There is truth to all of these theories. However, two essential issues seem to be at the heart of the artists’ discord. First, Pellan opposed the manner in which Borduas had adapted the Surrealist concept of automatism—a process in which thought is expressed “free from any control by reason, independent of any aesthetic or moral preoccupation. In Pellan’s opinion, no single technique should stand as an end in itself. He did acknowledge the potential of automatism, but believed that artists needed to expand on the basic concept. For him, automatism served as a preparatory tool, on whose basis pictorial problems were to be elaborated. This interest is evident in works such as La pariade (The Pairing), 1940–45, where Pellan developed his composition in a manner that allows hybrid creatures to flow together.


Alfred Pellan, La pariade (The Pairing), 1940–45, oil and India ink on paper glued to plywood, 19.7 x 34.6 cm, Musée national des beaux-arts du Québec, Quebec City.


Perhaps even more importantly, Pellan was highly critical of how Borduas presented automatism as the only innovative school of thought. Pellan didn’t believe that there was one single truth, but rather a range of equally valuable truths. According to him, such variety was necessary to prevent stagnation and to avoid simply re-establishing a kind of academic art.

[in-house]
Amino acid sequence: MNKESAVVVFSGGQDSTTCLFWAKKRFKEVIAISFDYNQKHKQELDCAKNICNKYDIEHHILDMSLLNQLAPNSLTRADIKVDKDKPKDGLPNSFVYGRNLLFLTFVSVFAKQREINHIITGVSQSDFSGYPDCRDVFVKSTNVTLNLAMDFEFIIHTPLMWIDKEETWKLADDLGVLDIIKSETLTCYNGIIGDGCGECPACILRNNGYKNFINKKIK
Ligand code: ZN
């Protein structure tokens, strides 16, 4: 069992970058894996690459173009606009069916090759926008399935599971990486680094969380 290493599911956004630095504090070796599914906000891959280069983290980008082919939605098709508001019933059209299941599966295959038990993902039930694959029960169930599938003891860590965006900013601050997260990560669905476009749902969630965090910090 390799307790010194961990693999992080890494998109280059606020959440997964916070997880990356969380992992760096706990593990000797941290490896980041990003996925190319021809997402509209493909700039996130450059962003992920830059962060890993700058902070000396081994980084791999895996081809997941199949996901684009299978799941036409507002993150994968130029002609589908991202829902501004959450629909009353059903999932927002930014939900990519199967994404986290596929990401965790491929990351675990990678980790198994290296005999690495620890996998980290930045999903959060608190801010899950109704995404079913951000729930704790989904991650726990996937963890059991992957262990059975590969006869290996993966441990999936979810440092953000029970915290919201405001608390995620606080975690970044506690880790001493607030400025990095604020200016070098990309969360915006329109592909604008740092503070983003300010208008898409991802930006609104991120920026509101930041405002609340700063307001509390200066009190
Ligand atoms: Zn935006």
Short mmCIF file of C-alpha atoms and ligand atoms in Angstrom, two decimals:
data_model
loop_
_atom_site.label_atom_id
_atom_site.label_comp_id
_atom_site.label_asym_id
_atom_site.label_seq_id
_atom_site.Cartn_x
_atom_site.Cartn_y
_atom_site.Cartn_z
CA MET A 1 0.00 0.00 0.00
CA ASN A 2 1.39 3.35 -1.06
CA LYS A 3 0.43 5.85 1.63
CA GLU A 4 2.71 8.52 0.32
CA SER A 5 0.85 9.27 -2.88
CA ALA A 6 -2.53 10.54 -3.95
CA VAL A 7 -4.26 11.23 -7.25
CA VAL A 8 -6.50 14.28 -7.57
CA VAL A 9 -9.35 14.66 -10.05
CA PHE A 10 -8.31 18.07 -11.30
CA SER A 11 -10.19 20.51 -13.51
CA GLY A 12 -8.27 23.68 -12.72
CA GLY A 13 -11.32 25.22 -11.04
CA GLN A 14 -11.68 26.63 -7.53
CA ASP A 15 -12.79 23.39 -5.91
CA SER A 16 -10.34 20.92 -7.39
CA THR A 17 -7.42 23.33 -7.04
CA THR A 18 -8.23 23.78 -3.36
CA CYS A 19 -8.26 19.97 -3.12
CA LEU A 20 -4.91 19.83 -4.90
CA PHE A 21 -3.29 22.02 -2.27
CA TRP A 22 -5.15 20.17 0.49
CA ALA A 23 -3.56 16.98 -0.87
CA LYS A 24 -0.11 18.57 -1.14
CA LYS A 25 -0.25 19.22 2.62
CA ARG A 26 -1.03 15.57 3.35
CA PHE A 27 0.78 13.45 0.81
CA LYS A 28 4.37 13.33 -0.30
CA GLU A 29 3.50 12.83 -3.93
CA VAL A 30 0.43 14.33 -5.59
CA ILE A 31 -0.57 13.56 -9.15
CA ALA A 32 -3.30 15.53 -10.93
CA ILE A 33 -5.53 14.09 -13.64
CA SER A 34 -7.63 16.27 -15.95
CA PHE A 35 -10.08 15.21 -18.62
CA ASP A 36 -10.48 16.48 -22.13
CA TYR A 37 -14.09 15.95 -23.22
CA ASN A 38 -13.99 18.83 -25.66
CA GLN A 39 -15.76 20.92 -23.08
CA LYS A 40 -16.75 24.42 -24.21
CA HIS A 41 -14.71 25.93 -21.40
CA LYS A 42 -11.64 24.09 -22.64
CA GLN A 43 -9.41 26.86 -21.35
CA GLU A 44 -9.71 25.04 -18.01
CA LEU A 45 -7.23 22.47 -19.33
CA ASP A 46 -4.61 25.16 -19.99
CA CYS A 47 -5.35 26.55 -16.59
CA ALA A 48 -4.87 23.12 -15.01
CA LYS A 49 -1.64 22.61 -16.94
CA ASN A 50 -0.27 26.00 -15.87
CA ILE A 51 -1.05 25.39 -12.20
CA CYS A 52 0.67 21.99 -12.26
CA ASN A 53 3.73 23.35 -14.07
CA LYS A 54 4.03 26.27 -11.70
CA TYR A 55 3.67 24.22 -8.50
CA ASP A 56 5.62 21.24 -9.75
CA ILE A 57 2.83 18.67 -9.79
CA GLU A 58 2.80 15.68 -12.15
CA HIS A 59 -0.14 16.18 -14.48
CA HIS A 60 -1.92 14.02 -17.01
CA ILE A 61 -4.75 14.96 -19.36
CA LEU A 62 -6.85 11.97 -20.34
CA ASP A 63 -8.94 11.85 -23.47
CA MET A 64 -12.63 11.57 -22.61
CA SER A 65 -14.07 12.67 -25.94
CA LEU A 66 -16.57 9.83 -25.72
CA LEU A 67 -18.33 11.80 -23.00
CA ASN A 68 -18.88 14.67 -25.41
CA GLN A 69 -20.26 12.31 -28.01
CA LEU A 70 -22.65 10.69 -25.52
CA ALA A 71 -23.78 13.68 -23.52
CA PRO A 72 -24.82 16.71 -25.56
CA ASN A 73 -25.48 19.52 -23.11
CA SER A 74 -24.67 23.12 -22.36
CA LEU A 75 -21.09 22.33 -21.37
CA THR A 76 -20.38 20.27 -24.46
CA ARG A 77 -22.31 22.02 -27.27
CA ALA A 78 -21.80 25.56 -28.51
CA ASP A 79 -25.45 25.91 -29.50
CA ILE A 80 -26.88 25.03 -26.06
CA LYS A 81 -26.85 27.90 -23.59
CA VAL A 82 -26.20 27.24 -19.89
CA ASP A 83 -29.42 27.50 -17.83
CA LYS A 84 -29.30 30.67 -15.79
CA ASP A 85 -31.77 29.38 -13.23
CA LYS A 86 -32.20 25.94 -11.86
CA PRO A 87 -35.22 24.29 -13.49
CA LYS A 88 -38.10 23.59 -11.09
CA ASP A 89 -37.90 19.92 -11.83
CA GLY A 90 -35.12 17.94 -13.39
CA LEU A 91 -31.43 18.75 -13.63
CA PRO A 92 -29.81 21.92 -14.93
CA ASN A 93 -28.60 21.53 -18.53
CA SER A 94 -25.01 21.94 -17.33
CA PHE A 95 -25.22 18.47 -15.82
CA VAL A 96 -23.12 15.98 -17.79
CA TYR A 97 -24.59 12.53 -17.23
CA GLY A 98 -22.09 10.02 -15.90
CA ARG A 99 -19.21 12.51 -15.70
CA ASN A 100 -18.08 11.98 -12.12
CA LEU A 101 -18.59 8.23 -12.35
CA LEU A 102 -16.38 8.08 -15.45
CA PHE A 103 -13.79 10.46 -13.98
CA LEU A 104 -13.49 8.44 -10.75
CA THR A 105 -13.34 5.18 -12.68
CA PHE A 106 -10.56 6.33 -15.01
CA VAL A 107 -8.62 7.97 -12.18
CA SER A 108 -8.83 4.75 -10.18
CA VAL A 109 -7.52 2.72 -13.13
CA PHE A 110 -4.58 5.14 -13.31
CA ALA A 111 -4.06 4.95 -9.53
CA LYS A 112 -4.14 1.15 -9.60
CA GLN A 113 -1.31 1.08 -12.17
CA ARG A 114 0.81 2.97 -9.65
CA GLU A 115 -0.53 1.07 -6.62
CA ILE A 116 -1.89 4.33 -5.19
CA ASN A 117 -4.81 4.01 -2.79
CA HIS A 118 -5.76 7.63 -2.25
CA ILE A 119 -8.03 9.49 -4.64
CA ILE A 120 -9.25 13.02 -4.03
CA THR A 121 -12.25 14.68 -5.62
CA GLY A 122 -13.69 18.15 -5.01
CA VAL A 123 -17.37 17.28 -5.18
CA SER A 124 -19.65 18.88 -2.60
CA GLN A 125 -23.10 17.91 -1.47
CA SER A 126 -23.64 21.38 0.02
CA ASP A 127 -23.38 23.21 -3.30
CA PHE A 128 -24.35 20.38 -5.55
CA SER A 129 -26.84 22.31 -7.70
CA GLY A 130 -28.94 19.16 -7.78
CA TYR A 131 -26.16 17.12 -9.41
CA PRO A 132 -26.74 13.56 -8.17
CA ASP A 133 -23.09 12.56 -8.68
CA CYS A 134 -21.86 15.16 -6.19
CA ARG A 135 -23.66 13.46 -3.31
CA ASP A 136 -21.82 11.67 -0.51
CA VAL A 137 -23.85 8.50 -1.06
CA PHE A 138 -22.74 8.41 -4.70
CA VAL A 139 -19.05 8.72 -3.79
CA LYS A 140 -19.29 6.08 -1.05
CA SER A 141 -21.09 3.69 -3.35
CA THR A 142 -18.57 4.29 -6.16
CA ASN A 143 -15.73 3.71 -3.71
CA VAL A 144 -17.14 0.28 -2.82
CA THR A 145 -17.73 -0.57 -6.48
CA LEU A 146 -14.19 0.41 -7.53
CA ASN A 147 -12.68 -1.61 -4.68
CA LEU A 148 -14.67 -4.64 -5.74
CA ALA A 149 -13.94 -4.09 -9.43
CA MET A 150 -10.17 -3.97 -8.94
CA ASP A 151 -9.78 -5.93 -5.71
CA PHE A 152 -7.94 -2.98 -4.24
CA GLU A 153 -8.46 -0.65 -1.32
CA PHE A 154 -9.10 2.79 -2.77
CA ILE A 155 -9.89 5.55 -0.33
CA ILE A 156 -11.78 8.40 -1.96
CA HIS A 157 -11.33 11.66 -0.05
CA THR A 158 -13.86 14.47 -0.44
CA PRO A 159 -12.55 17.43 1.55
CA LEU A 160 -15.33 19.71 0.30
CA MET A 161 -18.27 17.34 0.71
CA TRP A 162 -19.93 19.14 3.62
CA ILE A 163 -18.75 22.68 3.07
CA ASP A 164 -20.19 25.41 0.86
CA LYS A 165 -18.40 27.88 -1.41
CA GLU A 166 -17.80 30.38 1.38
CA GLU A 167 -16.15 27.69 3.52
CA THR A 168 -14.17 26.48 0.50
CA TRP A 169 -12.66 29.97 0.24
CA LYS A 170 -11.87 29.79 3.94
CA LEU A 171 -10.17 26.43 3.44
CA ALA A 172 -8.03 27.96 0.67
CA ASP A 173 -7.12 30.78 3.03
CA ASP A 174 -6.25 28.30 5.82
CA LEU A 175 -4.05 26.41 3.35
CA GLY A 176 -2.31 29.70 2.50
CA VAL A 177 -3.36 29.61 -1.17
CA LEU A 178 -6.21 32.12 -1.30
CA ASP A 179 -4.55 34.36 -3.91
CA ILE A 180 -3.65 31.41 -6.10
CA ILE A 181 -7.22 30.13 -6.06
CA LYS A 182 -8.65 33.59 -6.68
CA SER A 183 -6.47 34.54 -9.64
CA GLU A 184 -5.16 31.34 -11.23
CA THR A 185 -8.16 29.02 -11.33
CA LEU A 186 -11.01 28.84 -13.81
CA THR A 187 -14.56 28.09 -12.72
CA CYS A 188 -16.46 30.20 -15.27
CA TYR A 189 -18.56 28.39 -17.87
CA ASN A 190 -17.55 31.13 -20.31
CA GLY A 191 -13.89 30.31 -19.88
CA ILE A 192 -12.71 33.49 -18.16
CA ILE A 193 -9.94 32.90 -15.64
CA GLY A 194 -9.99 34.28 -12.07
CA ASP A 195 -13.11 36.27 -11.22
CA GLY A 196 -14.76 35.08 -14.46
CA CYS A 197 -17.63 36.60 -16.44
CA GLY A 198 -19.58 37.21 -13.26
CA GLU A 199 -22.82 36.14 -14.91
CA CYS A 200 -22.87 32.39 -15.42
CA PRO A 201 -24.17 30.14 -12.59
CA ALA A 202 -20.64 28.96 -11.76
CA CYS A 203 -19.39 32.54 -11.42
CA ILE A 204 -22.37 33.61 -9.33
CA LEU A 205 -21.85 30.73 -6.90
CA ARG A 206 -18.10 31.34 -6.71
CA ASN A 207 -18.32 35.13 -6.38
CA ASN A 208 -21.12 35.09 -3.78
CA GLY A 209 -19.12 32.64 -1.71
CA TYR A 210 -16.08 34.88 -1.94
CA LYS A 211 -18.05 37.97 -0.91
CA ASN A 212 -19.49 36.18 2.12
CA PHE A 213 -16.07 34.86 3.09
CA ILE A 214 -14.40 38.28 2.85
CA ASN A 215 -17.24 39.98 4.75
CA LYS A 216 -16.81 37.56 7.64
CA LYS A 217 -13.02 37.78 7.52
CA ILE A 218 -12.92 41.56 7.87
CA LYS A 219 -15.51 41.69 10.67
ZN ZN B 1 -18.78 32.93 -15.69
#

Prisme d’Yeux

Alfred Pellan, Femme d’une pomme (Lady with Apple), 1943, oil on canvas, 161 x 129.7 cm, Art Gallery of Ontario, Toronto.
Prisme d’Yeux exhibition at the Librairie Tranquille, Montreal, May 1948, photographer unknown.

Pellan had no desire to be formally affiliated with any particular art movement, and he welcomed a multiplicity of viewpoints. Prisme d’Yeux, a group largely founded on his initiative in 1948, was supposed to counterbalance the Automatistes, an experimental movement led by Paul-Émile Borduas. It encouraged diversity of expression, even encouraging the open sharing of opinions that directly opposed one another. The group’s main objective was liberty: as they stated in their manifesto, “we seek a painting [practice] free from all accidents of time and place, and of restrictive ideology; and conceived without the intrusion of literary, political, philosophical, or other influences which can adulterate its expression and sully its purity. In their first exhibition, held at the Art Association of Montreal, Pellan showed Femme d’une pomme (Lady with Apple), 1943.